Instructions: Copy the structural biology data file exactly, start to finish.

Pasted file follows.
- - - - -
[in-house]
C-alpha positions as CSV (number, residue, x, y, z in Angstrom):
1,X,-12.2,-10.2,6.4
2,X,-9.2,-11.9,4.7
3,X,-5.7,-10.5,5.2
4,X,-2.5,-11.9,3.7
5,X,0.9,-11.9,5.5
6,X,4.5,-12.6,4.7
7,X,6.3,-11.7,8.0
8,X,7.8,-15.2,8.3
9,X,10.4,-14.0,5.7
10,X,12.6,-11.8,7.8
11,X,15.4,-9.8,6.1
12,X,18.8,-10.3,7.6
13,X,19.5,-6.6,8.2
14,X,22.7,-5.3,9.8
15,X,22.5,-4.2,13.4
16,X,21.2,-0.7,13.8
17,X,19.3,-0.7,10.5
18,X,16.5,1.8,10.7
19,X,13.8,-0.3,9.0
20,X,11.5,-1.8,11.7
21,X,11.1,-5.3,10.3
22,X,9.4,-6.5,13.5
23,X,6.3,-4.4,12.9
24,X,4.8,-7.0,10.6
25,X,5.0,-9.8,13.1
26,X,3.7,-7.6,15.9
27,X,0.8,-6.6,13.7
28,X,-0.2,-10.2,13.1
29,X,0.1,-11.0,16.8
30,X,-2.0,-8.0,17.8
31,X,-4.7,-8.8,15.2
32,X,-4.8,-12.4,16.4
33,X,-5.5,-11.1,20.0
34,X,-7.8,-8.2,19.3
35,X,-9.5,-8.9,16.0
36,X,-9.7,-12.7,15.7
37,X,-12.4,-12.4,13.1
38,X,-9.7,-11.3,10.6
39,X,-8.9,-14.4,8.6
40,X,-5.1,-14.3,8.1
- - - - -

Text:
[in-house]
C-alpha positions as CSV (number, residue, x, y, z in Angstrom):
1,X,-12.2,-10.2,6.4
2,X,-9.2,-11.9,4.7
3,X,-5.7,-10.5,5.2
4,X,-2.5,-11.9,3.7
5,X,0.9,-11.9,5.5
6,X,4.5,-12.6,4.7
7,X,6.3,-11.7,8.0
8,X,7.8,-15.2,8.3
9,X,10.4,-14.0,5.7
10,X,12.6,-11.8,7.8
11,X,15.4,-9.8,6.1
12,X,18.8,-10.3,7.6
13,X,19.5,-6.6,8.2
14,X,22.7,-5.3,9.8
15,X,22.5,-4.2,13.4
16,X,21.2,-0.7,13.8
17,X,19.3,-0.7,10.5
18,X,16.5,1.8,10.7
19,X,13.8,-0.3,9.0
20,X,11.5,-1.8,11.7
21,X,11.1,-5.3,10.3
22,X,9.4,-6.5,13.5
23,X,6.3,-4.4,12.9
24,X,4.8,-7.0,10.6
25,X,5.0,-9.8,13.1
26,X,3.7,-7.6,15.9
27,X,0.8,-6.6,13.7
28,X,-0.2,-10.2,13.1
29,X,0.1,-11.0,16.8
30,X,-2.0,-8.0,17.8
31,X,-4.7,-8.8,15.2
32,X,-4.8,-12.4,16.4
33,X,-5.5,-11.1,20.0
34,X,-7.8,-8.2,19.3
35,X,-9.5,-8.9,16.0
36,X,-9.7,-12.7,15.7
37,X,-12.4,-12.4,13.1
38,X,-9.7,-11.3,10.6
39,X,-8.9,-14.4,8.6
40,X,-5.1,-14.3,8.1